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In the News: January 28, 2014

New President for OPSB

Q & A: Nolan Marshall Jr. says he aims to build consensus as OPSB president
The Lens – January 21, 2014
Nolan Marshall, Jr. has been elected the new president of OPSB. Marshall says he wants to build consensus on the board rather than oversee conflict, and he wants to keep reaching out to charter schools in the hope of bringing them back to local control. Marshall also says he believes in promoting policies that encourage contracting with disadvantaged businesses, and he supports reducing the number of elected school board members and adding people appointed by the mayor and the governor to the board. Reaction to Marshall’s election has been generally positive, with most hoping that Marshall will continue to be a voice of reason who will help smooth disagreements on a polarized board. For more on Marshall’s election, read this article in the Times-Picayune.

MFP Lawsuit: Is it time to pay attention?

Baton Rouge judge denies class action status for St. John School Board suit against state
Times-Picayune – January 27, 2014
A lawsuit filed against the state of Louisiana argues that because the public school funding formula, the MFP, was not correctly approved by the legislature for three years, the state should revert to a prior formula, which included an annual 2.75% increase in funding to cover inflation. If the suit is successful, the state could owe districts three years of retroactive MFP, or close to $200 million. The plaintiffs were seeking class action status, and 44 of Louisiana’s 69 districts had voted to opt in, but a District Court judge ruled against class action status. He said it would have forced all districts and other LEAs (e.g., charters) to opt in, whether they wanted to or not. Editor’s note: Now that it won’t be a class action lawsuit, Educate Now! urges any charter that is its own LEA to determine whether it has to be a plaintiff in order to benefit if the litigation is successful.

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In the News – January 12, 2013

A City of Possibility

GOOD Magazine names New Orleans one of its Top 20 Cities of Possibility
Times-Picayune – January 7, 2014
GOOD Magazine named New Orleans one of its Top 20 “Cities of Possibility.” GOOD measured “possibility” using criteria such as transportation, diversity, work/life balance, green space, and civic engagement. Atlanta was the only other American city chosen.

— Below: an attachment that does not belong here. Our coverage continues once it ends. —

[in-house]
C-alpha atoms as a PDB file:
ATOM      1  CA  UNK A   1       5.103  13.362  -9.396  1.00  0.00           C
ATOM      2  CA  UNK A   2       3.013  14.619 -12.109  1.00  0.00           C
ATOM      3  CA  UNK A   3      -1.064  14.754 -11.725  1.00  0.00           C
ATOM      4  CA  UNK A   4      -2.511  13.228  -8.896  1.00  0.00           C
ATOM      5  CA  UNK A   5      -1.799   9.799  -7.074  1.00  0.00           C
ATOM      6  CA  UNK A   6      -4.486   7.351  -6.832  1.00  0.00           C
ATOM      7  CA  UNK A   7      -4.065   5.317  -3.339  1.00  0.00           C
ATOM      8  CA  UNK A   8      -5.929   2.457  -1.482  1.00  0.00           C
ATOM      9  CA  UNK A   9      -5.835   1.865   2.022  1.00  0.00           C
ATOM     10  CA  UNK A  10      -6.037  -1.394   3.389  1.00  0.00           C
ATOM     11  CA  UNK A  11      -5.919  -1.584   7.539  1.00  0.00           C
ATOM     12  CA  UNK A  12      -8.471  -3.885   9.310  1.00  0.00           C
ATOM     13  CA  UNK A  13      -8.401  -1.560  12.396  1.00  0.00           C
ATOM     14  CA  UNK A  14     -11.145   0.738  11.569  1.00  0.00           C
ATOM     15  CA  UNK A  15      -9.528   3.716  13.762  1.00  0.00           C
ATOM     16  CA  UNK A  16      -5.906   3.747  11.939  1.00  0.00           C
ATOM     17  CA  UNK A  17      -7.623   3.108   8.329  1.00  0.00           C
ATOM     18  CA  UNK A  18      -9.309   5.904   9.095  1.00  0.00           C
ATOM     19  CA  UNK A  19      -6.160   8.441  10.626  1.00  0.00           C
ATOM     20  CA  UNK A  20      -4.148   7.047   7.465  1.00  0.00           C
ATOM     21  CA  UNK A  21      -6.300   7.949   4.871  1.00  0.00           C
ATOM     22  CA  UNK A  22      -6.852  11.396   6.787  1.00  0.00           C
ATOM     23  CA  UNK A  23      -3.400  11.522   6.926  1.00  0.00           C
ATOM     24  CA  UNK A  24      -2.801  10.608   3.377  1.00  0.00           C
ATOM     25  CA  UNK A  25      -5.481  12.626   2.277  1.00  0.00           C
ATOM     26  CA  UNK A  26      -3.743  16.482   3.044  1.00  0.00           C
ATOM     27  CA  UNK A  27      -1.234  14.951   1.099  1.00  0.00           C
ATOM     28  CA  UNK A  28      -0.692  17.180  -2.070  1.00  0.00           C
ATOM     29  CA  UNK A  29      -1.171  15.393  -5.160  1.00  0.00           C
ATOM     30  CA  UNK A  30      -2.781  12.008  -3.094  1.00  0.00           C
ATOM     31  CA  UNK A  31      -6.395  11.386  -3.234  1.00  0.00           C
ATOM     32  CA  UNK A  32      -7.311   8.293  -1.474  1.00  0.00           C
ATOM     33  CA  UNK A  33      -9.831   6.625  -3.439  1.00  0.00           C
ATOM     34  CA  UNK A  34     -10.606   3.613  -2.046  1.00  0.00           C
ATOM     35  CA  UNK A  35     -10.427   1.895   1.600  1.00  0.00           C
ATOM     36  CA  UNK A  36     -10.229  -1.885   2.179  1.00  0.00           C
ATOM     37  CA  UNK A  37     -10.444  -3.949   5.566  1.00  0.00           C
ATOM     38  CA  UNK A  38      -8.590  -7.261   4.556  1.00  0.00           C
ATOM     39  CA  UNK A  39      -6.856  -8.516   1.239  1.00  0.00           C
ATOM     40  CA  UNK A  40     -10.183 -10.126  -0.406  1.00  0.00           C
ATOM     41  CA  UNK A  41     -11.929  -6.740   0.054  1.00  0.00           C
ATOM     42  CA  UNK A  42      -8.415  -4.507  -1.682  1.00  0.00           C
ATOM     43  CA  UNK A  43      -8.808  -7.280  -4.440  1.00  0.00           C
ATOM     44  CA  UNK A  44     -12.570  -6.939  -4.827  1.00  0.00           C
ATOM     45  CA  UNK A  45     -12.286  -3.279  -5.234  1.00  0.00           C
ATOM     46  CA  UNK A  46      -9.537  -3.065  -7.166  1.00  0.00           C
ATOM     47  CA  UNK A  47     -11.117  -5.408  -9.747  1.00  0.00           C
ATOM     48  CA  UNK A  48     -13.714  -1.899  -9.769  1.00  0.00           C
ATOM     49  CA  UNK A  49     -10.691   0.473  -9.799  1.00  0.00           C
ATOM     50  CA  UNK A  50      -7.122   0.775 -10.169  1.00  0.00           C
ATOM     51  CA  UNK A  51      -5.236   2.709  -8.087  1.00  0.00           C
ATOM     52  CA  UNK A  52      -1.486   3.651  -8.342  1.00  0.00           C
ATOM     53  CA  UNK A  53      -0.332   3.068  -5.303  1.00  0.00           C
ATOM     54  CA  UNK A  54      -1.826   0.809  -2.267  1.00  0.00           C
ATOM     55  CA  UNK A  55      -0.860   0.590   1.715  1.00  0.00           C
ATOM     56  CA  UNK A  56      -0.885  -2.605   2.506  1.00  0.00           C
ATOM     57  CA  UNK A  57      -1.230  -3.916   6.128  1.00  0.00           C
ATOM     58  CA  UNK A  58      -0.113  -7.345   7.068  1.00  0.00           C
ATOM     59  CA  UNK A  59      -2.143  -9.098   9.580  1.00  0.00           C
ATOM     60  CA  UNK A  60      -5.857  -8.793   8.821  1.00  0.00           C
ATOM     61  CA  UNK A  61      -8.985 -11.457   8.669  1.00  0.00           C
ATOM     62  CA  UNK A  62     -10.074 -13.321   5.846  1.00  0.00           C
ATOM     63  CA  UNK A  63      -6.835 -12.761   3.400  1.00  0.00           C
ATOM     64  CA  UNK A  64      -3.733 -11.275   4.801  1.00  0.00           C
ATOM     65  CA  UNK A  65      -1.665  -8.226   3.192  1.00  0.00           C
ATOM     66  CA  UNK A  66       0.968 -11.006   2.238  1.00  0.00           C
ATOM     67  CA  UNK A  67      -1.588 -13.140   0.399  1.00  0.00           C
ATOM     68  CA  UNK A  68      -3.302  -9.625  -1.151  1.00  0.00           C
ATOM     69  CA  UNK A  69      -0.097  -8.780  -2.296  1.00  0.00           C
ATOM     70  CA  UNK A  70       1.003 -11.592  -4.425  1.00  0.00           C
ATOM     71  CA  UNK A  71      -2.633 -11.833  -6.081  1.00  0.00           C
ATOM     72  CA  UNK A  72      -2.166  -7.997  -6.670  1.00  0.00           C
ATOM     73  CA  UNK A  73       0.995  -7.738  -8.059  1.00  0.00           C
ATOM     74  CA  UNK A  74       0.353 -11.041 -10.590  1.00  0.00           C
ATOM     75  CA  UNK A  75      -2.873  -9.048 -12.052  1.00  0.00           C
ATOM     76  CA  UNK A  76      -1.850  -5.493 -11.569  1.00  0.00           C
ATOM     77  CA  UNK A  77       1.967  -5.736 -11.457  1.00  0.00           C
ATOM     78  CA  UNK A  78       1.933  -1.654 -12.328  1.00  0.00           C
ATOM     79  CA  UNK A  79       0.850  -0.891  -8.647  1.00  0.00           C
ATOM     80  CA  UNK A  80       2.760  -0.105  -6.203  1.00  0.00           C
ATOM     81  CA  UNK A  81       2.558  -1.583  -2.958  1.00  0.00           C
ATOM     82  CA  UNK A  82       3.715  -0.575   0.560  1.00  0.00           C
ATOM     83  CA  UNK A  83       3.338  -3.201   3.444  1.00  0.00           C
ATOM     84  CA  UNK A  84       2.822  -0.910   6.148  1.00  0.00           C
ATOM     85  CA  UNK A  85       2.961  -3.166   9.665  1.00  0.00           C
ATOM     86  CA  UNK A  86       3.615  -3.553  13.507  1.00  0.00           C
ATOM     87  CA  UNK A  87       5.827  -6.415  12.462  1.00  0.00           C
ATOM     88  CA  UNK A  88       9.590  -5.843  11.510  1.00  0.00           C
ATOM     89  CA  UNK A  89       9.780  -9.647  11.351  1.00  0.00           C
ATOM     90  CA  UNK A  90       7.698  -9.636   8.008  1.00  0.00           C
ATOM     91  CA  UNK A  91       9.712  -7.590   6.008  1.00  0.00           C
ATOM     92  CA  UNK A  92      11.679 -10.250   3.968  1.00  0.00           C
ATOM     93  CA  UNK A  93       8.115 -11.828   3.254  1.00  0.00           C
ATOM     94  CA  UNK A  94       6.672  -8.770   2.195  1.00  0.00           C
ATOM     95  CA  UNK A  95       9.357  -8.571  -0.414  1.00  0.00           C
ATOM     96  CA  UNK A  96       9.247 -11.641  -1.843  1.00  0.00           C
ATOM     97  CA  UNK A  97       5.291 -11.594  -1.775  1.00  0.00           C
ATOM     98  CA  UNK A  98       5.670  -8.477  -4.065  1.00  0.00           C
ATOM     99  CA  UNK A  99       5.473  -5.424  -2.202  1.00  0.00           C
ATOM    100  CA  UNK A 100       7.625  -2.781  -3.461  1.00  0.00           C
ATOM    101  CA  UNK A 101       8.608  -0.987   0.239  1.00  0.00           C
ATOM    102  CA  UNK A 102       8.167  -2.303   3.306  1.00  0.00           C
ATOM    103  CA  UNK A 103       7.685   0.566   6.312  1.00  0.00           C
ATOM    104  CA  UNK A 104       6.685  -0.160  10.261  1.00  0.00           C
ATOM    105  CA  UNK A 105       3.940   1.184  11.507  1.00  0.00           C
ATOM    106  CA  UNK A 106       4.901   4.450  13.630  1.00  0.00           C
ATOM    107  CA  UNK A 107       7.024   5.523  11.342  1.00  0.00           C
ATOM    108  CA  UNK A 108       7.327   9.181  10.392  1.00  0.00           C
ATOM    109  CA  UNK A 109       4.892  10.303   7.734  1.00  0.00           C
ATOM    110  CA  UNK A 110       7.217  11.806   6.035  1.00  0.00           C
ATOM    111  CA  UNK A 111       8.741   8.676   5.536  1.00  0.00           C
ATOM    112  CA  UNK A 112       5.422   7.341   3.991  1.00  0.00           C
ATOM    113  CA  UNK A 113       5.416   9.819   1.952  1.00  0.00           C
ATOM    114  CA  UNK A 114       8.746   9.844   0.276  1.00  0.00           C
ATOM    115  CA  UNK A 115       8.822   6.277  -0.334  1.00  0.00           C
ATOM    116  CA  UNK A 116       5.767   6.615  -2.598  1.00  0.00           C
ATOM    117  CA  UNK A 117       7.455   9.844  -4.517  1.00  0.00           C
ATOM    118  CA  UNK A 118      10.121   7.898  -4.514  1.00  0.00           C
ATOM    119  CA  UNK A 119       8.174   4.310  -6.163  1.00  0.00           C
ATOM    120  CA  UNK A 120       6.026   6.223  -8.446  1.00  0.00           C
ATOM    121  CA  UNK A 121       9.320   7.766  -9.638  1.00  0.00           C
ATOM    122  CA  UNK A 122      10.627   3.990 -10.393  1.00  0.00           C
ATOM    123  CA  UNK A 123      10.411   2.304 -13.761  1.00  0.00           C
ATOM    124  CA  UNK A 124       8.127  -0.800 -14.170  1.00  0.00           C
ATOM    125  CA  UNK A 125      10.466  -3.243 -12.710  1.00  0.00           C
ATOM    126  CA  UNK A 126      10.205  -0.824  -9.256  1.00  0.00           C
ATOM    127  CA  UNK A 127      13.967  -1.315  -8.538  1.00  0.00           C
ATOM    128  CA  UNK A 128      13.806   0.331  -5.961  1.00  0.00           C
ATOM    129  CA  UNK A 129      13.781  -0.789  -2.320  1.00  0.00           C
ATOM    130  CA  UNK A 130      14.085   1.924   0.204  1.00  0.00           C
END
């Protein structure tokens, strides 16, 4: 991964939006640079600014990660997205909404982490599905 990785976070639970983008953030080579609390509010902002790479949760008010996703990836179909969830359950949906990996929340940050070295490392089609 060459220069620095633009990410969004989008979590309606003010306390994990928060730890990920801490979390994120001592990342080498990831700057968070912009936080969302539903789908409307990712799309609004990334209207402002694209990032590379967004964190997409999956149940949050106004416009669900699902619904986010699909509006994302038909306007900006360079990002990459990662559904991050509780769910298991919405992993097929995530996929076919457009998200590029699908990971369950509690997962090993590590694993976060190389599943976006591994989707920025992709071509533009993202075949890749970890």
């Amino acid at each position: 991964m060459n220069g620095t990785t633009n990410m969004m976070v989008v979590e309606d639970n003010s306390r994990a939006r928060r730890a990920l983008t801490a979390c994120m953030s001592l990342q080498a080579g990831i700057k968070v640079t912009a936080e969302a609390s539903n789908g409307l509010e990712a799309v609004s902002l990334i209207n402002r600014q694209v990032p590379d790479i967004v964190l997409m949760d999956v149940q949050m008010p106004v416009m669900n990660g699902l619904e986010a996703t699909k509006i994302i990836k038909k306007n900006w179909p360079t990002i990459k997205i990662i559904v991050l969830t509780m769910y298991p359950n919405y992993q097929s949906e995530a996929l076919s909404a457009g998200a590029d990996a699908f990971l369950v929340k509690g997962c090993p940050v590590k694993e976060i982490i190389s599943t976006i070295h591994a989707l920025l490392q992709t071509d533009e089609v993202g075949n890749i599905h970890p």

Top Education Stories from 2013

The Times-Picayune reviewed the top education stories of 2013. Here are the highlights.

Top 5 New Orleans Stories

  • Percent of students in failing schools drops below 6%.
  • Charter enrollment now tops 90%.
  • OPSB’s behavior undermines its credibility, and no charters vote to return to local control.
  • Serving special needs students is still a challenge, but centralized expulsion system improves transparency and fairness.
  • Inspector General Ed Quatrevaux gets involved.

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In the News: December 29, 2013

What’s Next for New Orleans?

New Orleans will have an all-charter school district next year
The Advocate – December 24, 2013
When the Recovery School District closes its last four direct-run schools at the end of this school year, it will become the nation’s first all-charter district. A.P. Tureaud and Benjamin Banneker are scheduled to be closed in June, and RSD’s last two direct-run high schools, Sarah T. Reed and George Washington Carver, will be phased out one year earlier than planed. The remaining schools – close to 60 – will all be run by independent nonprofits with their own boards.

New Orleans and the Road to Educational Equity
New Schools for New Orleans – December 20, 2013
Neerav Kingsland of NSNO says the charter school system in New Orleans has made real strides toward achieving educational equity. OneApp gives families fair and transparent access to nearly all public schools, and the centralized expulsion system ensures that access cannot be arbitrarily reversed once a student enrolls. In 2014-15, new weighted funding formulas in the RSD will help to cover additional costs related to serving special needs students, and NSNO is working with charters to develop high-quality settings that can meet the needs of our most at-risk students.

The permanent, dwindling Recovery School District
Times-Picayune – December 16, 2013
It’s been eight years since the state took over all but 17 of New Orleans’ public schools, raising the question of whether the Recovery School District has become a permanent part of the city’s educational landscape. The 17 charter schools eligible to switch to OPSB control this year all voted not to return. Their reasons included the lack of a permanent OPSB superintendent, recent board behavior at public meetings, questions about special education funding, and the uncertainty that comes with a locally elected board.